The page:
Suns rise and set and rise and set and rise and set and before we know it, we turn around and years have gone by that we felt and experienced and ate and drank and loved and lost and really lived in like a rugged pair of vintage jeans we’ve had forever. And yet, they were gone with the fluttering of an eyelash. If years were raindrops, they fell on my nose and I caught one on my tongue and they filled up the lid of my Starbucks cup and I wiped them away without paying attention. I ingested them but that didn’t make them any more or any less bygone.

And now suddenly it is the dawn of another one. In 2015, it will have been eight years since I went on a 7 Eleven run with Ryan Adams during my very first “adult” visit to Vancouver, which I did totally alone. It will have been two years since I bid goodbye to that person. It will have been six years since the first time my heart was completely shattered, since I sat like an old dilapidated house while a boy chucked stones at my windows and broke them until the old spotty brittle glass smashed into teeny tiny smithereens and sat sharp and destroyed on the earth at my foundations. It will have been eleven years since I moved to Edmonton and began my undergraduate degree, not knowing just how much my life would change and how much possibility and heartache and decisions would come into my life when I stepped into my residence room for the very first time. We all have these milestones in our lives. We hold fast to their remembrance and everything else wilts like flowers dropping leaves and petals. We remember how alive we were and how young we were and how many difficult choices we made. And how all of these things changed us as a result.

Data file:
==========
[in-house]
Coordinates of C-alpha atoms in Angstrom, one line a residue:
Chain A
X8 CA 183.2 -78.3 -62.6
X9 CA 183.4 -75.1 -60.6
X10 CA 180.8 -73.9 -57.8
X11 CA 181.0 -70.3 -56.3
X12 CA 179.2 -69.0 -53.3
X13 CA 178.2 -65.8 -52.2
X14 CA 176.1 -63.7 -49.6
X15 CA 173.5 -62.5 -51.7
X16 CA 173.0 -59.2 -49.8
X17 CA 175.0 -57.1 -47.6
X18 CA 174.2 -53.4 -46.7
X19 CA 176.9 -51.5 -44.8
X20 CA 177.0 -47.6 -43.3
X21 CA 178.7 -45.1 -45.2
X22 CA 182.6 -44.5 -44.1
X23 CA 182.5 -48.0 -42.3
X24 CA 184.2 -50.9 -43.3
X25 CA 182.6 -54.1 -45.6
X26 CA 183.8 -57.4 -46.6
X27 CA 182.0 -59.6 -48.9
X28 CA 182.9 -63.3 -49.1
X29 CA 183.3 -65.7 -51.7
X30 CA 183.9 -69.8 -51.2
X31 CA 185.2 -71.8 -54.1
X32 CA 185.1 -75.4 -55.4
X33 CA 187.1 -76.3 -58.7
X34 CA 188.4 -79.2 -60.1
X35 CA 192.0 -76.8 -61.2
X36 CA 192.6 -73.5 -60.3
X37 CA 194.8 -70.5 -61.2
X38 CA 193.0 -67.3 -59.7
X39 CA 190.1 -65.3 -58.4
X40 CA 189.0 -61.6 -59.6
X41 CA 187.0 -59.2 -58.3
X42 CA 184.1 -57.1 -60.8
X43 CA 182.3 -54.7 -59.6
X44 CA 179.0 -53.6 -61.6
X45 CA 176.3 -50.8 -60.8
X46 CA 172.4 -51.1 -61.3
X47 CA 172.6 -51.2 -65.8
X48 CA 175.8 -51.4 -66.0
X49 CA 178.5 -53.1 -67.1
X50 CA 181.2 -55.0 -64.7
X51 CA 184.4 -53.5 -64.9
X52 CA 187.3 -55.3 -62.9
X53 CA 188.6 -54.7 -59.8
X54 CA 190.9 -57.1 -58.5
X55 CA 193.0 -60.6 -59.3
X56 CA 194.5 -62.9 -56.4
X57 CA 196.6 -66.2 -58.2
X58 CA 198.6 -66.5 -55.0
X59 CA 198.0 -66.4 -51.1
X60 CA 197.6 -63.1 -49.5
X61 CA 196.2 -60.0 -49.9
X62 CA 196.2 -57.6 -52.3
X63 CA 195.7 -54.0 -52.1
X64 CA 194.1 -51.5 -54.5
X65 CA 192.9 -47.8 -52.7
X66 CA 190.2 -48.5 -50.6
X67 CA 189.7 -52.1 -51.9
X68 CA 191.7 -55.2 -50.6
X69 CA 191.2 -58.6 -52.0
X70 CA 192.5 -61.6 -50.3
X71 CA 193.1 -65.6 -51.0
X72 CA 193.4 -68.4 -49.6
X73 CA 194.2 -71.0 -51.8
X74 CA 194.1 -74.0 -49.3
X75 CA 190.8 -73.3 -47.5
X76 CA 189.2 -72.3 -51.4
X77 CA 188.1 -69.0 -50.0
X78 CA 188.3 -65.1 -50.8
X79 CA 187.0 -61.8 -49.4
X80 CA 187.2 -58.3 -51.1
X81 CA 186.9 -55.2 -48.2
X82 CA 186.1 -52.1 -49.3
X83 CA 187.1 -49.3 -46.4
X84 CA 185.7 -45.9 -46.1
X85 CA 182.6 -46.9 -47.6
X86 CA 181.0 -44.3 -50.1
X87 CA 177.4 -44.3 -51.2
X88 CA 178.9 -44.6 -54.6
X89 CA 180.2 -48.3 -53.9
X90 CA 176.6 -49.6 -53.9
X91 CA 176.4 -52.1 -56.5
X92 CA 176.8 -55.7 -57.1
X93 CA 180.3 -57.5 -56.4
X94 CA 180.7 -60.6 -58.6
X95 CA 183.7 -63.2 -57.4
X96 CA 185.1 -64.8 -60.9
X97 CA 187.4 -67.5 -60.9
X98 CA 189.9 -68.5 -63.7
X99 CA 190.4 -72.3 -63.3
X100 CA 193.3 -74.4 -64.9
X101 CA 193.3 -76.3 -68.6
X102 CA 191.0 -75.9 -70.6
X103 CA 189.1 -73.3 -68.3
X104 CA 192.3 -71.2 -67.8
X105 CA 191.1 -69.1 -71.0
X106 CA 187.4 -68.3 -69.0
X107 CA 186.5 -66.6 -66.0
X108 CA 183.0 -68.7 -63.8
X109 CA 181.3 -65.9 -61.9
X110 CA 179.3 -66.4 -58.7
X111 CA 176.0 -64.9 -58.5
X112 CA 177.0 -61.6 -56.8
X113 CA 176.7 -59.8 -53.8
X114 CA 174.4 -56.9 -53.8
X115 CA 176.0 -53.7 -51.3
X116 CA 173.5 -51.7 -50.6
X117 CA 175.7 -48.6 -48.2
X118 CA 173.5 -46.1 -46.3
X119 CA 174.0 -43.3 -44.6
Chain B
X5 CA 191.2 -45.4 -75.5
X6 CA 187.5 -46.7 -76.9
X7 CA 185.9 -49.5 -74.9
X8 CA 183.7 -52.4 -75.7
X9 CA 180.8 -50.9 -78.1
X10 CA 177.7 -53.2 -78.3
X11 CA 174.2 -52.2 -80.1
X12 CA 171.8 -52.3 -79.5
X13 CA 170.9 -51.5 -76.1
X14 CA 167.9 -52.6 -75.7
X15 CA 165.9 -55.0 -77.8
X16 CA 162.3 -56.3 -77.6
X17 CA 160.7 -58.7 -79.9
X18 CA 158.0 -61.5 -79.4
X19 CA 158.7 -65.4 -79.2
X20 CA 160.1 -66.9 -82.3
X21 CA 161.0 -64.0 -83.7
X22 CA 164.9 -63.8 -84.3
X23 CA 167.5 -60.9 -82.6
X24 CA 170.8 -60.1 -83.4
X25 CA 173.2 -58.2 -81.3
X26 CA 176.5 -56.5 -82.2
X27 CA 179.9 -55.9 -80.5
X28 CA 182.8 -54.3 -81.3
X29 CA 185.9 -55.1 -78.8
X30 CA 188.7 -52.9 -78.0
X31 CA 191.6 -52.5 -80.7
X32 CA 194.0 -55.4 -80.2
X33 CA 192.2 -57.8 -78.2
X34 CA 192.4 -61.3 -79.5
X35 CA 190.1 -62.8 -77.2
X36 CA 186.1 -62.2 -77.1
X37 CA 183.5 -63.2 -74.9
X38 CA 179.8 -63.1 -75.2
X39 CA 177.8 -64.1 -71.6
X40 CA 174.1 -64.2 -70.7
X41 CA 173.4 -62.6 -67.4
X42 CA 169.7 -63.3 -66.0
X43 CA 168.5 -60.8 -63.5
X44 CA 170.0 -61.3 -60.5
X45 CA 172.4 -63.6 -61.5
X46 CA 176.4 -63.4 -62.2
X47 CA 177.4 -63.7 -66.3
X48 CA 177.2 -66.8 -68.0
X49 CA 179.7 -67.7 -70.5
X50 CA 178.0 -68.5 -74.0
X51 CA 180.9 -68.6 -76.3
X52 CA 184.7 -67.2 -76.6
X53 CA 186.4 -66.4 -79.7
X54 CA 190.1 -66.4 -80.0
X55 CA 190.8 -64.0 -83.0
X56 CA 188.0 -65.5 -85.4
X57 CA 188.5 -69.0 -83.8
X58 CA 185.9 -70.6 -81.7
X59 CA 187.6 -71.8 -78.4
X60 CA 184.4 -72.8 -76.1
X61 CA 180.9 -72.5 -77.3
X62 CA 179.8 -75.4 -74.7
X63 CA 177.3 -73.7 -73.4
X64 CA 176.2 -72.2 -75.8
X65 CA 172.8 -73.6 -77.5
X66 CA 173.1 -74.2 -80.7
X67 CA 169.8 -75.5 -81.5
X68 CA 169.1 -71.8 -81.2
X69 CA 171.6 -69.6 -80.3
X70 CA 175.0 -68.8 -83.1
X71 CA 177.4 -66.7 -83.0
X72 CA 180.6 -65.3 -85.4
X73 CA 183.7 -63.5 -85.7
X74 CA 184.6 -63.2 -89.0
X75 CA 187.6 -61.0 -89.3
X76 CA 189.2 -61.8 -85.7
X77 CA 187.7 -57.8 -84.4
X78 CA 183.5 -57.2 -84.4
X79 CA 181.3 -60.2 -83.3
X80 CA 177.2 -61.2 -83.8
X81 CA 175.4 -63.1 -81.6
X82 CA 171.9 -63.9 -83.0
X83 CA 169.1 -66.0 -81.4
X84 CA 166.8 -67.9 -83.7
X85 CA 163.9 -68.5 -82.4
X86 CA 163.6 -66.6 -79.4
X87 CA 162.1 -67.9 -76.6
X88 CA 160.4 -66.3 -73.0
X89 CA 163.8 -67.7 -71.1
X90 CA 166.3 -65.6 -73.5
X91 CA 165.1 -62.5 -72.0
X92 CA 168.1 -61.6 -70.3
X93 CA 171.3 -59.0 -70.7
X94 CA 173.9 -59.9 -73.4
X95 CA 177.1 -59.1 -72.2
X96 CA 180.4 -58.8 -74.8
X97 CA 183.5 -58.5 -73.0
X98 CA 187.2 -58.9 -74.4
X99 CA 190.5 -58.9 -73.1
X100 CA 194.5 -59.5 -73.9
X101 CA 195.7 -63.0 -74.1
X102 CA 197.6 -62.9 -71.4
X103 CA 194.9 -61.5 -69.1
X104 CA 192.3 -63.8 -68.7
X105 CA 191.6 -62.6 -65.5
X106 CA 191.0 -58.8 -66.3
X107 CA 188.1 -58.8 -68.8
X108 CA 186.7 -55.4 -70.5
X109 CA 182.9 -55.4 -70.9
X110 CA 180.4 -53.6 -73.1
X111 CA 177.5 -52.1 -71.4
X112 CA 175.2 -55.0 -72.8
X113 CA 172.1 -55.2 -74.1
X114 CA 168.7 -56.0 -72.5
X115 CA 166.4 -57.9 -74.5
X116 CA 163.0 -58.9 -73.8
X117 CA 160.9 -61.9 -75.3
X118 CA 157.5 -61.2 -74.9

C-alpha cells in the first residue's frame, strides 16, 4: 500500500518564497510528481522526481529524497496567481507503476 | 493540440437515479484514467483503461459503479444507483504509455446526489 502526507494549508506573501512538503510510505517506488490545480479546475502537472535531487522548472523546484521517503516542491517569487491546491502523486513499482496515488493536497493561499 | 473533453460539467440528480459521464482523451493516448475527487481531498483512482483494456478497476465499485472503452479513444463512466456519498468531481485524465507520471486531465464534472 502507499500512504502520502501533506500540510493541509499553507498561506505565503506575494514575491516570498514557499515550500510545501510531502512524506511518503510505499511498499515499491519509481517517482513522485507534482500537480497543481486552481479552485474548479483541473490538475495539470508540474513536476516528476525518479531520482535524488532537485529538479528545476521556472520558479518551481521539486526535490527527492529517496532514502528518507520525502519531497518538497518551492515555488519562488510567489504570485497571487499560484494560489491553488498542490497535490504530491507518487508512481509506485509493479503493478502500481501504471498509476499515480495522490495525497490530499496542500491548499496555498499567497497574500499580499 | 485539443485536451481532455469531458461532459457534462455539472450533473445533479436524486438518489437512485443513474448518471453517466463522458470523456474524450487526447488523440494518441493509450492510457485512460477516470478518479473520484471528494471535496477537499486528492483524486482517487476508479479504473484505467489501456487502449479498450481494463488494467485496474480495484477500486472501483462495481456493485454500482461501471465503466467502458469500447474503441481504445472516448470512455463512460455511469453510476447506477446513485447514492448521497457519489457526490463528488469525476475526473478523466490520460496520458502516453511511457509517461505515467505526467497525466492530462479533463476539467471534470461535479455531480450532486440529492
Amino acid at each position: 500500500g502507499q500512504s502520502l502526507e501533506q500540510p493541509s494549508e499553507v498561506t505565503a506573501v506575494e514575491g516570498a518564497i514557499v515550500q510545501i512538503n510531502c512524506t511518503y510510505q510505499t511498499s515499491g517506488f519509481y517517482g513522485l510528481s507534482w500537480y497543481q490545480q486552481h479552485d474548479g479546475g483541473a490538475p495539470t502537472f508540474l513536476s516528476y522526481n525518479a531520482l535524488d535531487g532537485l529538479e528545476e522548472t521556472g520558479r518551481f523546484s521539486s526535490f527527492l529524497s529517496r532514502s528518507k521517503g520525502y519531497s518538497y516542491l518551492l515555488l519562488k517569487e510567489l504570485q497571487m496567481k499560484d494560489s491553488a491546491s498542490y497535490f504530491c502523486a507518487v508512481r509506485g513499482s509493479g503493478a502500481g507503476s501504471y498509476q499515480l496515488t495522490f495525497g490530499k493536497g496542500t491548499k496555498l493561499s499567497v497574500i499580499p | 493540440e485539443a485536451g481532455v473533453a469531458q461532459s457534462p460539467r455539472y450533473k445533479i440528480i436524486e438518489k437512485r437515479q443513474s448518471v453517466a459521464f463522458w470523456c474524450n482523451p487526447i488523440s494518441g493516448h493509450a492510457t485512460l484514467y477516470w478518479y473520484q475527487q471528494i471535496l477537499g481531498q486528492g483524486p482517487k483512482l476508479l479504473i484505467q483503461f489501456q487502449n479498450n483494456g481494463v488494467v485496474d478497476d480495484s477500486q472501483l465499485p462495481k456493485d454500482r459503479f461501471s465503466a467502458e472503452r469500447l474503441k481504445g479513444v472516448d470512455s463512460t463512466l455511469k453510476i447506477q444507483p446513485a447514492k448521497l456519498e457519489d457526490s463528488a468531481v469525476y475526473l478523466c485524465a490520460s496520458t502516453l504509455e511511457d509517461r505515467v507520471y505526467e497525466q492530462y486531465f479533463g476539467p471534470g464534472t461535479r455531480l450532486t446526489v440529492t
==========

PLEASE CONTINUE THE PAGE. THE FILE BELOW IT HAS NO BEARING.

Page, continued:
Heading into this year, a lot of aspects of my life are different and scary and special and wonderful and confusing and I’m chomping at the bit waiting for the next phase and waiting to make choices and waiting to decide where my career and my life and my adulthood will go. And I love that. Discomfort and fear and confusion are terrifying, but I’m so glad I can handle and walk with those heavy, burdensome fears and feel stable and almost accepting of them. This last decade and a half has prepared me well for 2015. And now I’m embarking again.


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